Two months to go...

I’ve been looking forward to my return to Tadoba for a while now and decided to go through some images from my last adventure. We had a lovely afternoon with a beautiful tigress and managed to capture her in a variety of habitats and situations. That’s the beauty of Tadoba… lakes, thick jungle, meadows, but most of all, colour and a variety of species.

A sleek and beautiful leopard moving stealthfully towards some boar. Canon 1DX 400mm f2.8.

A sleek and beautiful leopard moving stealthfully towards some boar. Canon 1DX 400mm f2.8.

A sloth bear crossing the jungle trail. Just look at those huge claws! Canon 1DX, 400mm f2.8.

A sloth bear crossing the jungle trail. Just look at those huge claws! Canon 1DX, 400mm f2.8.

A lovely tigress in a dry rocky terrain, deep in the jungle. 1DX 400mm f2.8

A lovely tigress in a dry rocky terrain, deep in the jungle. 1DX 400mm f2.8

Giving her space made her comfortable around us, so she proceeded to walk towards our reversing jeep. This in turn allowed for some beautiful habitat images. You can see her left ear turned, perhaps listening to the deer alarm calls that were occurring. 1DX 400mm f2.8.

Giving her space made her comfortable around us, so she proceeded to walk towards our reversing jeep. This in turn allowed for some beautiful habitat images. You can see her left ear turned, perhaps listening to the deer alarm calls that were occurring. 1DX 400mm f2.8.

Some beautiful rays of light breaking through the forest highlighting an already beautiful species. Canon 1DX, 400mm f2.8.

Some beautiful rays of light breaking through the forest highlighting an already beautiful species. Canon 1DX, 400mm f2.8.

A leopard at night

Tadoba tiger reserve, 2016, late evening we encountered a pack of Dhole that seemed somewhat excited and were circling around a patch of forest. It was only when the whistles subsided and one of them looked up, that we spotted a very young leopard silhouetted against the darkening sky.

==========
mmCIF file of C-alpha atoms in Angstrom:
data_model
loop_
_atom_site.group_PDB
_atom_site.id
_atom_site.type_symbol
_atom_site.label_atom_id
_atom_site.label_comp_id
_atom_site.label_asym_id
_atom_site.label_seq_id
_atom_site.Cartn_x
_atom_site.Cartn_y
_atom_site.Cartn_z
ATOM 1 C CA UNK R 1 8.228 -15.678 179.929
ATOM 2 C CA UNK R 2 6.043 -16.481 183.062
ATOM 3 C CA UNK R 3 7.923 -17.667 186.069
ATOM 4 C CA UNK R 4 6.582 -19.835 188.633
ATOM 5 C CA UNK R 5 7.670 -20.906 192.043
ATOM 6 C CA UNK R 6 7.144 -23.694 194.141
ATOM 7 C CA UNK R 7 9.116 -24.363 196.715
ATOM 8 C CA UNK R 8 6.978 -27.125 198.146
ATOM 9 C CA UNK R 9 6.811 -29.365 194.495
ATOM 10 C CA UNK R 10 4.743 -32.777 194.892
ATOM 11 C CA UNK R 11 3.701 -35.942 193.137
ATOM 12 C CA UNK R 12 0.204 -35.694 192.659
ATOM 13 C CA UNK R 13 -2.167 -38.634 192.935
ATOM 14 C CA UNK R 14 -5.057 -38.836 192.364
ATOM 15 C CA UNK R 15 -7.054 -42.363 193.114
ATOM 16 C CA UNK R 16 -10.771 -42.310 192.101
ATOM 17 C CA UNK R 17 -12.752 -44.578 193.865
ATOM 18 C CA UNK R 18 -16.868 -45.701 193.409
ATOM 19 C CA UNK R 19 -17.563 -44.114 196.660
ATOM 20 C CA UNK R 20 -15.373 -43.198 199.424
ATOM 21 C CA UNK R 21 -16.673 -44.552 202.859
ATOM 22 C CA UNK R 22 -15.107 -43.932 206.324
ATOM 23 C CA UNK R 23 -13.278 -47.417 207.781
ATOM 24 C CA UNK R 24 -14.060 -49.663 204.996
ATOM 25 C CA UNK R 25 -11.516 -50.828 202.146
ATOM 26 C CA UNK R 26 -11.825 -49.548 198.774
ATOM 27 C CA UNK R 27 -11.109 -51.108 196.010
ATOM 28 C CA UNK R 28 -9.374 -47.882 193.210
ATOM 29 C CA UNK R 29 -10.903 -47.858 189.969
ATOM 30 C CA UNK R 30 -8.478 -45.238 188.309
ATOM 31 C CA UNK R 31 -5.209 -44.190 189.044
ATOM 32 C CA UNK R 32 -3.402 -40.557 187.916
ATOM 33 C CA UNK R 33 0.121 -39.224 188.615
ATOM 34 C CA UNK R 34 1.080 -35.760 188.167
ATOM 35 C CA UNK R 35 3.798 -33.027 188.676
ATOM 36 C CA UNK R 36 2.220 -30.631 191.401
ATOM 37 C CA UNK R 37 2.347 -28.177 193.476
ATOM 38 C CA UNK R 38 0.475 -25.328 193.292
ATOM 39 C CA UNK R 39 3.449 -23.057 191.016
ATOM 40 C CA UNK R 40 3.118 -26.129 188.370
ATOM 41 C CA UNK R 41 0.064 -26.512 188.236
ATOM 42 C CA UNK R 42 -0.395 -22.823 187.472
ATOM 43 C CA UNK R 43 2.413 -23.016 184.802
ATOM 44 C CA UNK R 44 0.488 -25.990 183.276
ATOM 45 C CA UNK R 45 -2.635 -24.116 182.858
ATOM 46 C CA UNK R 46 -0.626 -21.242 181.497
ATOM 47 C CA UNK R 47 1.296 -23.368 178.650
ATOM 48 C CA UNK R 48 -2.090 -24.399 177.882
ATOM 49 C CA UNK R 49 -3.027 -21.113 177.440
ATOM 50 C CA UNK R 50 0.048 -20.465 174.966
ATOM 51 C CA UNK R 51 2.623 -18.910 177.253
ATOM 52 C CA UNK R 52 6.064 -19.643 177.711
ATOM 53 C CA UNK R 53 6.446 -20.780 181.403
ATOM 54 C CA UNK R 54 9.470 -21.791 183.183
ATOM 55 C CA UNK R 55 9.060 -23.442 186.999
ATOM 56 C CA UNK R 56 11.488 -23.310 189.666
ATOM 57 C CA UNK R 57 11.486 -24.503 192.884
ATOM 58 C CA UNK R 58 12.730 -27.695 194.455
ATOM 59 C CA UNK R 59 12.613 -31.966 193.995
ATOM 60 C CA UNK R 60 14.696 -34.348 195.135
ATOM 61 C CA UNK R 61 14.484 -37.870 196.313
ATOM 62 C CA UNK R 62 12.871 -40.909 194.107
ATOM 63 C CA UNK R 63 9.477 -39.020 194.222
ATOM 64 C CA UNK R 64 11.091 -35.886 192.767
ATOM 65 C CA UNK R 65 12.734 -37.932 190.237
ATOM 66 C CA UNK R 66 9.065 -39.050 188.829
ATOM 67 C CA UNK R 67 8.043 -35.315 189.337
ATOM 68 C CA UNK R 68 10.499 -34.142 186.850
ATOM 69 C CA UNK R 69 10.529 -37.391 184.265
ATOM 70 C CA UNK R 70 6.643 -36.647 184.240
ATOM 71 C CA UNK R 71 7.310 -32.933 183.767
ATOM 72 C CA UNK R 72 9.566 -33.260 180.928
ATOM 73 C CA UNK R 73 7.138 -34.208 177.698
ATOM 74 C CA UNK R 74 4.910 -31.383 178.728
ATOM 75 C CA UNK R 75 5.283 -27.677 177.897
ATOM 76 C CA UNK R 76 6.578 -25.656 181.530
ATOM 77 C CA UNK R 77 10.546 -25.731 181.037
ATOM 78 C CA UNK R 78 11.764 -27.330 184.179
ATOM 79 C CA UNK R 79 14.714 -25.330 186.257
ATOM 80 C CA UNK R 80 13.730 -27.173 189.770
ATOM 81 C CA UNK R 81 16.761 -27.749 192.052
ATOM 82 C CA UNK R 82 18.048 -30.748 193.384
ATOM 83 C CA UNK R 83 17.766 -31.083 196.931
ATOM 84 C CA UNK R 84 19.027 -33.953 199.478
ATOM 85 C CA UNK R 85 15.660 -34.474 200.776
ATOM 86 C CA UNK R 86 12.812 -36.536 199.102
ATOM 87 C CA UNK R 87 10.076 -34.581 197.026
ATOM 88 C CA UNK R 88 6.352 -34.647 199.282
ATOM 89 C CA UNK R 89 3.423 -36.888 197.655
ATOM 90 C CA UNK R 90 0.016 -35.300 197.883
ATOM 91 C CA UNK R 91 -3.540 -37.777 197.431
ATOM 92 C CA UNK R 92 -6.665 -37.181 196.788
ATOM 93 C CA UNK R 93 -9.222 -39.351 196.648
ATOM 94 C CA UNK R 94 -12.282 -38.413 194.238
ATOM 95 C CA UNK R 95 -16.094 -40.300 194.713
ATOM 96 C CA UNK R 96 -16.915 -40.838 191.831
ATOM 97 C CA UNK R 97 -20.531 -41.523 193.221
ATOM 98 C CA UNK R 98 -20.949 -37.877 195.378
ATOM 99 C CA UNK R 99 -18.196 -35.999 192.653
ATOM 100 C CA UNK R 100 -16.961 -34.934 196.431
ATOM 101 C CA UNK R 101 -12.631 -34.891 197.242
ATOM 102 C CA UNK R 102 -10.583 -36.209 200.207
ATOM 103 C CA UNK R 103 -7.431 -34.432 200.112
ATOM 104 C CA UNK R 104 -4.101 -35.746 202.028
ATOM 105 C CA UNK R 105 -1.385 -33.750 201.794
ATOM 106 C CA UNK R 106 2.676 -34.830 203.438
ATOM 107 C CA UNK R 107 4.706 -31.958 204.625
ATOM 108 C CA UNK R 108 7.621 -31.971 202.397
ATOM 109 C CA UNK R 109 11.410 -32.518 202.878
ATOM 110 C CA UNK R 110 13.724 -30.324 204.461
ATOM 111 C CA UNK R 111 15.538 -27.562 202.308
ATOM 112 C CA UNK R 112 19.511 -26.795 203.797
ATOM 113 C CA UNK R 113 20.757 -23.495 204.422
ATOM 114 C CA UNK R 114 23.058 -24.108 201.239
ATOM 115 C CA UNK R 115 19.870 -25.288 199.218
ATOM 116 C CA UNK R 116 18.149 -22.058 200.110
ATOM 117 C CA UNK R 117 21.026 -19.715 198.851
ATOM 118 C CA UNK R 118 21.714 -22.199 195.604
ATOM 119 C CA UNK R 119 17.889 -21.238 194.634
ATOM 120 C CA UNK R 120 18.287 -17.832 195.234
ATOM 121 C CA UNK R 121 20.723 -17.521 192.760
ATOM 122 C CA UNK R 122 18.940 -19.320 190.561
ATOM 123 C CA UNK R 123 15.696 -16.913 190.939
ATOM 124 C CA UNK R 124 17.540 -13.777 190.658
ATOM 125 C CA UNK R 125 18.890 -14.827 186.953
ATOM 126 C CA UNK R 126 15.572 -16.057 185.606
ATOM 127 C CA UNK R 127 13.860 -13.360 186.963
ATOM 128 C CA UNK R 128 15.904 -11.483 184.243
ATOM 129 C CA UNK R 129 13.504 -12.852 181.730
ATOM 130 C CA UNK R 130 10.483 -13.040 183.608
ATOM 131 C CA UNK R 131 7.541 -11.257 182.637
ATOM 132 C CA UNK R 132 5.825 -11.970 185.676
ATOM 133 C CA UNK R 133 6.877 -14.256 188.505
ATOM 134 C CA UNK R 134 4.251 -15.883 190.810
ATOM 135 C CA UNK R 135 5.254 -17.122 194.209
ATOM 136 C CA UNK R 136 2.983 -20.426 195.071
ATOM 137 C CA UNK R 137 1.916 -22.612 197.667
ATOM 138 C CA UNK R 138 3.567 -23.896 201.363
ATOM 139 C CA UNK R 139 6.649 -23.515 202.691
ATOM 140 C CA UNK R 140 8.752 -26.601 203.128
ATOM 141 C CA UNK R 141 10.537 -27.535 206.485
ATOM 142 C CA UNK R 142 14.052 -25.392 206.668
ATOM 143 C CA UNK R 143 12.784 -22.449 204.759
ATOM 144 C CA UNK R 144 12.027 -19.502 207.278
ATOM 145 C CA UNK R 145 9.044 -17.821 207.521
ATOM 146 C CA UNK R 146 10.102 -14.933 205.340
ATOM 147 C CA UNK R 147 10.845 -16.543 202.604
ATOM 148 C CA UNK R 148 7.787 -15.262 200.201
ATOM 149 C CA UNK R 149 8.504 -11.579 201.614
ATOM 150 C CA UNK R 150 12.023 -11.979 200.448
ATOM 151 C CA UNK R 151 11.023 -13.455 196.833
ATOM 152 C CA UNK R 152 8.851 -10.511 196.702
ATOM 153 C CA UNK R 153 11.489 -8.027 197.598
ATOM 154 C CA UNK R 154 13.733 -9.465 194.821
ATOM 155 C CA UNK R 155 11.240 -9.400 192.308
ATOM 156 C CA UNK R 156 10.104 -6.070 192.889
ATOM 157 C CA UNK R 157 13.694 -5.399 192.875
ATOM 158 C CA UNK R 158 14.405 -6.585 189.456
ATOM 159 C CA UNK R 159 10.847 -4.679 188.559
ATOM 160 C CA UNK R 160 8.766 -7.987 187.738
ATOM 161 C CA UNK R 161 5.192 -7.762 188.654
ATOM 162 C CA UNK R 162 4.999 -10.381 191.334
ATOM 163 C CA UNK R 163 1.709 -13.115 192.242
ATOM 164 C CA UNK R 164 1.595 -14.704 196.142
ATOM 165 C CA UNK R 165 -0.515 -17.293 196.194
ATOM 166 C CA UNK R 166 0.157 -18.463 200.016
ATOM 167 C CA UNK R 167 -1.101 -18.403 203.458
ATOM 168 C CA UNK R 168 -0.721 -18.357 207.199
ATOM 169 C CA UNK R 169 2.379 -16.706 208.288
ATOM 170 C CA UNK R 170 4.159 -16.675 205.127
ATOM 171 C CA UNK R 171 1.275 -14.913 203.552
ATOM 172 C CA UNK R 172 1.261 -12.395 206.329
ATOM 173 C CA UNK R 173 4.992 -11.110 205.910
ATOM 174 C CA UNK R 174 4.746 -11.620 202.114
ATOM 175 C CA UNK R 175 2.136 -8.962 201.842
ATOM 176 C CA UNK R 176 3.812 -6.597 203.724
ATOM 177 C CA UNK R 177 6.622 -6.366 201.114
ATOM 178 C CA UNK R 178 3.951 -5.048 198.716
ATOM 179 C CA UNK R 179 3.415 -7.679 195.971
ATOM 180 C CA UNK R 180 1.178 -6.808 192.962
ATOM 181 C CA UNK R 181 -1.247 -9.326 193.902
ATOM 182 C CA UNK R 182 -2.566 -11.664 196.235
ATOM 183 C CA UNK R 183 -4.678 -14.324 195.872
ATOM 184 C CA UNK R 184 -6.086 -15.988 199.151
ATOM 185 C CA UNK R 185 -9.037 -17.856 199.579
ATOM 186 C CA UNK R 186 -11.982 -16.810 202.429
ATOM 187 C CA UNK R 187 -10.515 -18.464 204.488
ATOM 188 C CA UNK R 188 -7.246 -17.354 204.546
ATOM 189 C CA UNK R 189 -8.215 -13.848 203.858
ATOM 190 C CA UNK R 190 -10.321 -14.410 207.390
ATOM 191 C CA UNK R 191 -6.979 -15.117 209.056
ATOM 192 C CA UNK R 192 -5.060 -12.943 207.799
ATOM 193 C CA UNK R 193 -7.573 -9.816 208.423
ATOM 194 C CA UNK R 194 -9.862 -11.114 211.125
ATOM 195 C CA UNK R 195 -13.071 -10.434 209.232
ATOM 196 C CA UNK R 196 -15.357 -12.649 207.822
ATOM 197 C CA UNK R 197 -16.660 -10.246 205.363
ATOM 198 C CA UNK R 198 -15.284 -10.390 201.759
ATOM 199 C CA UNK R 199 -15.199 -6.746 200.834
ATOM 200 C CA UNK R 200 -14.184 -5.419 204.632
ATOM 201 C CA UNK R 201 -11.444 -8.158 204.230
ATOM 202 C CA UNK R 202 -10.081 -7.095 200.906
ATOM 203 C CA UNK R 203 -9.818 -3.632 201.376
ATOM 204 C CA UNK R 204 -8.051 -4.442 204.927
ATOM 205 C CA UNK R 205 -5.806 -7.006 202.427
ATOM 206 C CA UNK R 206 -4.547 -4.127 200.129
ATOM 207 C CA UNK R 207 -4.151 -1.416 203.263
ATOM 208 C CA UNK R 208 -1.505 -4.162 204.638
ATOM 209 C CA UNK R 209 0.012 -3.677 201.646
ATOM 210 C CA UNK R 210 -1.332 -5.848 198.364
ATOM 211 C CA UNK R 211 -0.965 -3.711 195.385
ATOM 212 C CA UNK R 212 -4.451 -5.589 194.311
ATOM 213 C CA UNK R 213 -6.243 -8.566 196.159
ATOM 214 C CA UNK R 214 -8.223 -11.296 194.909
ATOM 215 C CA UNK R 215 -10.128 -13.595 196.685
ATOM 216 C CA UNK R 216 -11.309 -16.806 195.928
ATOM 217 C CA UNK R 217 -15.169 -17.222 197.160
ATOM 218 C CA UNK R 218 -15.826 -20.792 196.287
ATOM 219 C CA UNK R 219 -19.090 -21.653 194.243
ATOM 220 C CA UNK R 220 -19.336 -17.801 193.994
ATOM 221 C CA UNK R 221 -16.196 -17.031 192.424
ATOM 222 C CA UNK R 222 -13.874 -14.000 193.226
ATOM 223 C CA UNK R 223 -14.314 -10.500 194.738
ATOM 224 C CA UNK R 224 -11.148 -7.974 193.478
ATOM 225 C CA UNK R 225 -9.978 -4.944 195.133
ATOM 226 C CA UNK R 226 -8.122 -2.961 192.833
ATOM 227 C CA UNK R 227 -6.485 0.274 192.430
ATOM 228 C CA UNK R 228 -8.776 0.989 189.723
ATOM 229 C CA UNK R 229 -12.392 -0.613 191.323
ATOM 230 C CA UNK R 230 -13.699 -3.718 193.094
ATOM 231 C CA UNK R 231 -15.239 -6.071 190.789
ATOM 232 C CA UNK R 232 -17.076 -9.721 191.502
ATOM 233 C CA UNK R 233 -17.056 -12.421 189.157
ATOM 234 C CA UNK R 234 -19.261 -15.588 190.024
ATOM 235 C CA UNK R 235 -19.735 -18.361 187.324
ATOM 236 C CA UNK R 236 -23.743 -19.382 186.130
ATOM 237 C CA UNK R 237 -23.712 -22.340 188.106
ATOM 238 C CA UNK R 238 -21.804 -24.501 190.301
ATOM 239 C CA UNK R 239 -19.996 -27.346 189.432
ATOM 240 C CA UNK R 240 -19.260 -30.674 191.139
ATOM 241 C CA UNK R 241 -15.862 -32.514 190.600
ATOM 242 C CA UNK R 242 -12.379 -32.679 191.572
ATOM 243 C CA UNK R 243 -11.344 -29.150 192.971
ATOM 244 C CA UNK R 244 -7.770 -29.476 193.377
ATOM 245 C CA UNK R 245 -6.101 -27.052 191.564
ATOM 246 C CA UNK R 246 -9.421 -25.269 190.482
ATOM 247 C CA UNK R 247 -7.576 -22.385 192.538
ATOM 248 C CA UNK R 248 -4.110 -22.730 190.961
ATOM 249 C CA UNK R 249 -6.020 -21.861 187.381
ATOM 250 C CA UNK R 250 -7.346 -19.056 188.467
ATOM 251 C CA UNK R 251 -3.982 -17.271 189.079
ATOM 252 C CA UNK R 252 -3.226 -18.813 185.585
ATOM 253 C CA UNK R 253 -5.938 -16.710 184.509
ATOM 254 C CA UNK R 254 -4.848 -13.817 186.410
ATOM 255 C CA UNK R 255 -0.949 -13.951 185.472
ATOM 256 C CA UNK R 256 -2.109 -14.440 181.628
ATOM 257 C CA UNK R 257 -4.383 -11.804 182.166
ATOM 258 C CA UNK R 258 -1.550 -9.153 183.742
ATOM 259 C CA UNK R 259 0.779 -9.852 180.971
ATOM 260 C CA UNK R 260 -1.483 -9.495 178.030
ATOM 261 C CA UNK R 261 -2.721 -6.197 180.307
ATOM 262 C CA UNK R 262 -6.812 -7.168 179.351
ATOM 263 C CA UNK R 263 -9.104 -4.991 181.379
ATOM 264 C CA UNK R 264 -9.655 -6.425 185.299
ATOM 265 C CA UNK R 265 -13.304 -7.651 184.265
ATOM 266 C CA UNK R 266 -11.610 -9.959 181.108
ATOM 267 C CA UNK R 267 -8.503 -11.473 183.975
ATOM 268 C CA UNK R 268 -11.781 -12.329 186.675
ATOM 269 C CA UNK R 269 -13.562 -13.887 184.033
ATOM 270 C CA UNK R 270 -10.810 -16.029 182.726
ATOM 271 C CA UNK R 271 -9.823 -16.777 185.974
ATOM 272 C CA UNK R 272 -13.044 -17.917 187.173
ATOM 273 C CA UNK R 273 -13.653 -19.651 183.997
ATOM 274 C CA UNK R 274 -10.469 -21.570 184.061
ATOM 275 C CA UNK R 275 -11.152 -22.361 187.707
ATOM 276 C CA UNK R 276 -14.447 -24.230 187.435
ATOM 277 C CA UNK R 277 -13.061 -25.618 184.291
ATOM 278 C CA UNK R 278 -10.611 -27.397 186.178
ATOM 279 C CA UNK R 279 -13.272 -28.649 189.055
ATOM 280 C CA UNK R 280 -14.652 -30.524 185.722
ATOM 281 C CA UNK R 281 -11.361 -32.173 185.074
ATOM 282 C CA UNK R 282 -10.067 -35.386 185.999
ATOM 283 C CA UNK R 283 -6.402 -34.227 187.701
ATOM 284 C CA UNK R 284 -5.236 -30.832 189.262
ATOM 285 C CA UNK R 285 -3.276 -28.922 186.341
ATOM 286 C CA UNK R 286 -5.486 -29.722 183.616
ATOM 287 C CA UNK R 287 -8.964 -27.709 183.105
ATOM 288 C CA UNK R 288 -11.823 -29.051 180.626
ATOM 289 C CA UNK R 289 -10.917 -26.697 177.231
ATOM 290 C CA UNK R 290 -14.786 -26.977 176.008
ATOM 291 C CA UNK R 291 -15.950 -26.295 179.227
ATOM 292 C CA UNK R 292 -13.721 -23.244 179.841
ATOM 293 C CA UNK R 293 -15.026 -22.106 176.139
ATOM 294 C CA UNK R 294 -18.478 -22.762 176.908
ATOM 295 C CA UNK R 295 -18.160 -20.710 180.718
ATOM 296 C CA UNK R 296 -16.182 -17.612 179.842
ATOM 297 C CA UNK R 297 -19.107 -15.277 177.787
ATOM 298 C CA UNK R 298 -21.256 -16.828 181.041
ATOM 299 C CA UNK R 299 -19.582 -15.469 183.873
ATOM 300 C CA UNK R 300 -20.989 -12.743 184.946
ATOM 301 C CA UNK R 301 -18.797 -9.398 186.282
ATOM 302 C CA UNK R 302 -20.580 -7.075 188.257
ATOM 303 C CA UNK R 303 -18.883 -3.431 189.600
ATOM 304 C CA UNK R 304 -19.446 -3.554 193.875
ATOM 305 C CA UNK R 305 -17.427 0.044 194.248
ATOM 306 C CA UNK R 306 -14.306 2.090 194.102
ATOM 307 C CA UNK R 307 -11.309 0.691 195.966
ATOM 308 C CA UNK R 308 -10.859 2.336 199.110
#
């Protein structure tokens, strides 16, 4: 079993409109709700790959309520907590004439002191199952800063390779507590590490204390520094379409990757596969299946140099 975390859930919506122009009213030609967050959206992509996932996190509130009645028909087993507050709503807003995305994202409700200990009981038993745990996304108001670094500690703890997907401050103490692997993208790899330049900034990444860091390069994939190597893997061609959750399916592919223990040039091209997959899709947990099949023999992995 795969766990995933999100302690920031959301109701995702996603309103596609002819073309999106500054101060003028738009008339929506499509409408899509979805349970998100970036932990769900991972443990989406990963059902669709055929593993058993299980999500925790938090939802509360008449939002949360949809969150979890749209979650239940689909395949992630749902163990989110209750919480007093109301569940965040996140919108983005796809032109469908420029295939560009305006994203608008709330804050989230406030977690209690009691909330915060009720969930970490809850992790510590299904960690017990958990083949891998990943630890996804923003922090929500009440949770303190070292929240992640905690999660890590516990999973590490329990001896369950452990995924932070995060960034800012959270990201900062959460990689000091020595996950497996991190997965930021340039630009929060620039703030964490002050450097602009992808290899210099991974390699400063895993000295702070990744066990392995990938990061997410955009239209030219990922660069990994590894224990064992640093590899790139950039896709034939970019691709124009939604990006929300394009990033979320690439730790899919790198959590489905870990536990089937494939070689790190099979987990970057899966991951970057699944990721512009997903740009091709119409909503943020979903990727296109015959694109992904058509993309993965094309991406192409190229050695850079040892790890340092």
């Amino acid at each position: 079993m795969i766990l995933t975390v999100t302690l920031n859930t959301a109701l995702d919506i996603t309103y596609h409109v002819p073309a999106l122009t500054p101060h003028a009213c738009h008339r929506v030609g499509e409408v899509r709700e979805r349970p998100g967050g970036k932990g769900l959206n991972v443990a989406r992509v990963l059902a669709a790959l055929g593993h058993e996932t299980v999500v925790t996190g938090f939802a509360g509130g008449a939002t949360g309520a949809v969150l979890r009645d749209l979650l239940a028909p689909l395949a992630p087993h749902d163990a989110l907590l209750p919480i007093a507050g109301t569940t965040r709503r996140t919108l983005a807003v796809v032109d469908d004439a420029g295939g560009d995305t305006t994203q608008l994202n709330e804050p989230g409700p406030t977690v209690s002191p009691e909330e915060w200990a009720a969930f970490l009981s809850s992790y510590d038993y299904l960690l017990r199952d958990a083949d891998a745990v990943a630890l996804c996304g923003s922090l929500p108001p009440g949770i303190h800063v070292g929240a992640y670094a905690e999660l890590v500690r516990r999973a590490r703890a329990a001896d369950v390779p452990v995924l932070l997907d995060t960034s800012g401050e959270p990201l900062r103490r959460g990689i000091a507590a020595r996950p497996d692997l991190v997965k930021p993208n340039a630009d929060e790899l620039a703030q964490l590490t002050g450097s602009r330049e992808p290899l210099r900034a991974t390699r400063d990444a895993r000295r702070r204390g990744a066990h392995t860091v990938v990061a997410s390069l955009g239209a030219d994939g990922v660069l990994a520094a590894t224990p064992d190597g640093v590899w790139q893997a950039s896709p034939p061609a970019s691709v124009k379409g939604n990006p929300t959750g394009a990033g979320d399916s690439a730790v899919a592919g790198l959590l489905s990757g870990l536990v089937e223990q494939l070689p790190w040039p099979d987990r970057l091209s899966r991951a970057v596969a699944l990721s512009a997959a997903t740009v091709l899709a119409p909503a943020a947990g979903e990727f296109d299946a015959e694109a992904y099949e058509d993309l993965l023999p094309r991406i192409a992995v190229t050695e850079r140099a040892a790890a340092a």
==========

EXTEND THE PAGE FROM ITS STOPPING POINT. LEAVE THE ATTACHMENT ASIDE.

We were shocked to see how high the youngster had shot up, and even though she was safe, she kept looking down at the dogs as they circled below her.

We were shocked to see how high the youngster had shot up, and even though she was safe, she kept looking down at the dogs as they circled below her.

Leopards are great climbers and seem just as much at home in the trees as some primates.

Leopards are great climbers and seem just as much at home in the trees as some primates.

I decided to use multiple focal lengths of  70-200, 400mm and 800mm to attain the above sequence, all stabilised with a beanbag. The sheer fright the leopard was feeling meant she stayed relatively still and I was able to use slow shutter speeds to extract as much detail from the scene as possible.

I decided to use multiple focal lengths of 70-200, 400mm and 800mm to attain the above sequence, all stabilised with a beanbag. The sheer fright the leopard was feeling meant she stayed relatively still and I was able to use slow shutter speeds to extract as much detail from the scene as possible.